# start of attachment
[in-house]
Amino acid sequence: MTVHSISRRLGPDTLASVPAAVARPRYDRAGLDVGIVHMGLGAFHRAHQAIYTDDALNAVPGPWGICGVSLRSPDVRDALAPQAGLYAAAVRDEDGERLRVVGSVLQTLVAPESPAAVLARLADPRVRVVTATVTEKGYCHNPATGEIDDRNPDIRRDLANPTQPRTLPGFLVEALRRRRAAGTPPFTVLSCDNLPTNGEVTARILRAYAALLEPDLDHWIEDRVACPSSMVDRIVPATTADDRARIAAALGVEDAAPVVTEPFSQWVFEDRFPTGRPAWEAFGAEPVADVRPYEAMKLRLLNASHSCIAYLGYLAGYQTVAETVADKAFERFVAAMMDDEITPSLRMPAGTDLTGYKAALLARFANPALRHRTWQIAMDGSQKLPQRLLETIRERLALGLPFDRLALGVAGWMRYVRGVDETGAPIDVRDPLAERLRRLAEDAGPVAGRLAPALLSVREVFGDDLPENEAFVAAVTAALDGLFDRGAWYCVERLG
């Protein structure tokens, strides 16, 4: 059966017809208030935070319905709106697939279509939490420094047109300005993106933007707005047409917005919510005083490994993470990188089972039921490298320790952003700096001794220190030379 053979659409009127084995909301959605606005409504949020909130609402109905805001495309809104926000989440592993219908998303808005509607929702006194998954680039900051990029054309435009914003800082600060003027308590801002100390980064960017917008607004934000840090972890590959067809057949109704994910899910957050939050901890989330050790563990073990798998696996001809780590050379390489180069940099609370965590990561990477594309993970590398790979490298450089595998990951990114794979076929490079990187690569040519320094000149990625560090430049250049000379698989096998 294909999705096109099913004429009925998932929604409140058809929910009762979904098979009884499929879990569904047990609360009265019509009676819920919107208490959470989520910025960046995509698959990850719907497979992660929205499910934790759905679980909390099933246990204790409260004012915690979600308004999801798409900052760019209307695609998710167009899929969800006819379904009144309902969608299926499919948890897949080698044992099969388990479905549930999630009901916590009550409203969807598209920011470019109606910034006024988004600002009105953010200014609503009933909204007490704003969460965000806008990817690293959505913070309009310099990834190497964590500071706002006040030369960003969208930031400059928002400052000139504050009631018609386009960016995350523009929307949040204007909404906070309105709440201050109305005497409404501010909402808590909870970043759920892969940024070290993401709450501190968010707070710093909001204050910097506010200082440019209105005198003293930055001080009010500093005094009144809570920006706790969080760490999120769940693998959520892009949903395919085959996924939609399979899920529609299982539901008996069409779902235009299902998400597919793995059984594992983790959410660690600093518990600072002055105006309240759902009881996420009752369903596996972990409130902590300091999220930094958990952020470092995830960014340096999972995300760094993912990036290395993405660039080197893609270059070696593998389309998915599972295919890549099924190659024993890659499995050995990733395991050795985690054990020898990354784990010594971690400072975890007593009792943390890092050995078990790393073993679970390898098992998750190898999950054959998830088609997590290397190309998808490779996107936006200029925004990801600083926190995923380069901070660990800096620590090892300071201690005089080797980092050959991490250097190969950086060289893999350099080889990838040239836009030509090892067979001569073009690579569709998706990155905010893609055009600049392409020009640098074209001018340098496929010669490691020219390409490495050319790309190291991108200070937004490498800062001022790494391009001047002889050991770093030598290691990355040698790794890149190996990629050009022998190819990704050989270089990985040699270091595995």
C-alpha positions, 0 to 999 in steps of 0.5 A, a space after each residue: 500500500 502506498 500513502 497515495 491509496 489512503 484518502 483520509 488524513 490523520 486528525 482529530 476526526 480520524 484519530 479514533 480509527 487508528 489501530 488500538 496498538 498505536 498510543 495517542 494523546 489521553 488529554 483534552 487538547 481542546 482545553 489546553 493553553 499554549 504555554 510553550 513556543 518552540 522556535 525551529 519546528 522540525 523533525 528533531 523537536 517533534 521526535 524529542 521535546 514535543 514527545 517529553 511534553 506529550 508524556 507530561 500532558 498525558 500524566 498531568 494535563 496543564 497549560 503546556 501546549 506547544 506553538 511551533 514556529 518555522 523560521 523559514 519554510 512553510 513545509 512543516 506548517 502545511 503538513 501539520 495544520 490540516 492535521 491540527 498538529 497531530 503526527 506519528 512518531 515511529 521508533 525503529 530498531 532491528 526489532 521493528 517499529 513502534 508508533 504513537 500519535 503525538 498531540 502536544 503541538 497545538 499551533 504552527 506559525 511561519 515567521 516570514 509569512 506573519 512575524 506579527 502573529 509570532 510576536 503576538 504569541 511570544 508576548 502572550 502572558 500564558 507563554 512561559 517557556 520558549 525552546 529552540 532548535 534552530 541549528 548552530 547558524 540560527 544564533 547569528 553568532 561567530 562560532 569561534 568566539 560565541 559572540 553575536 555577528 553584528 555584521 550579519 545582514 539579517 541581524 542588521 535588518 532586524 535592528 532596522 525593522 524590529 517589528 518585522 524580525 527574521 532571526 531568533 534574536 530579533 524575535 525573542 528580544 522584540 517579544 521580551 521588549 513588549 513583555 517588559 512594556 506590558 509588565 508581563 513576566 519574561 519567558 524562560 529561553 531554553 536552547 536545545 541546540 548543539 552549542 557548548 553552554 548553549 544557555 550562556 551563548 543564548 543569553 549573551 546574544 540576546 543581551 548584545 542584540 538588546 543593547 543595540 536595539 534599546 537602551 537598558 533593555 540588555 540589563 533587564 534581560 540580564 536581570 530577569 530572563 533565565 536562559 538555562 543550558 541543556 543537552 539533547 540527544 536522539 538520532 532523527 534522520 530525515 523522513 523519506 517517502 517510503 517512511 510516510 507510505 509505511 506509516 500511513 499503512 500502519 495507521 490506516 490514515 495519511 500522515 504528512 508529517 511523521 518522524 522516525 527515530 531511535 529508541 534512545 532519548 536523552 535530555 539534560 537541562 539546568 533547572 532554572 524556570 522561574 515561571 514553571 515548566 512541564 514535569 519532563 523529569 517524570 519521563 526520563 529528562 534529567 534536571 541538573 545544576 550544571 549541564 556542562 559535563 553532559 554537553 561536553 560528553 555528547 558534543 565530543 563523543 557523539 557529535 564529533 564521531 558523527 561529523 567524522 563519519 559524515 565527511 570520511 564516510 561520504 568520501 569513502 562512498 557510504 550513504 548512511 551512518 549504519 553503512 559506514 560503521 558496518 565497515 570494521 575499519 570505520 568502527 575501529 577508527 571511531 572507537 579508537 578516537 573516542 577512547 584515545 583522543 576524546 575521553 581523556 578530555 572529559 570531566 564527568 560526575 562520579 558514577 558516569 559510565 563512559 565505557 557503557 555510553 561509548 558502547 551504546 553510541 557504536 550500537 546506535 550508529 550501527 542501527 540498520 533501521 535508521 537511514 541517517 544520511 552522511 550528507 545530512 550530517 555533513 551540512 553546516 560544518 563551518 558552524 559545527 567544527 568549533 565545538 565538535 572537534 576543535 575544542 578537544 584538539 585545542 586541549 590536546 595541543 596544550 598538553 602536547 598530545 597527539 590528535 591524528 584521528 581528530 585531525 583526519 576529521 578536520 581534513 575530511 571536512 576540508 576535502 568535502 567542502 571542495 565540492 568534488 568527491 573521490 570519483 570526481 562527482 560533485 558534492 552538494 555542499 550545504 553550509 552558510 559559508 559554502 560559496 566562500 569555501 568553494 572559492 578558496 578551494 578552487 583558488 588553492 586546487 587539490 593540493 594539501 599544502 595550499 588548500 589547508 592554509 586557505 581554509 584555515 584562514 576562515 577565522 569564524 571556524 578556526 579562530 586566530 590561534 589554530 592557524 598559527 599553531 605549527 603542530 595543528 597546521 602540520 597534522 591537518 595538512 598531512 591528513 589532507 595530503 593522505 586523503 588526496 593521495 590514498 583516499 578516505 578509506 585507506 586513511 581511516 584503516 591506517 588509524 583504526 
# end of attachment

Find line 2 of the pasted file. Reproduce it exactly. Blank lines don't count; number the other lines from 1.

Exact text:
Amino acid sequence: MTVHSISRRLGPDTLASVPAAVARPRYDRAGLDVGIVHMGLGAFHRAHQAIYTDDALNAVPGPWGICGVSLRSPDVRDALAPQAGLYAAAVRDEDGERLRVVGSVLQTLVAPESPAAVLARLADPRVRVVTATVTEKGYCHNPATGEIDDRNPDIRRDLANPTQPRTLPGFLVEALRRRRAAGTPPFTVLSCDNLPTNGEVTARILRAYAALLEPDLDHWIEDRVACPSSMVDRIVPATTADDRARIAAALGVEDAAPVVTEPFSQWVFEDRFPTGRPAWEAFGAEPVADVRPYEAMKLRLLNASHSCIAYLGYLAGYQTVAETVADKAFERFVAAMMDDEITPSLRMPAGTDLTGYKAALLARFANPALRHRTWQIAMDGSQKLPQRLLETIRERLALGLPFDRLALGVAGWMRYVRGVDETGAPIDVRDPLAERLRRLAEDAGPVAGRLAPALLSVREVFGDDLPENEAFVAAVTAALDGLFDRGAWYCVERLG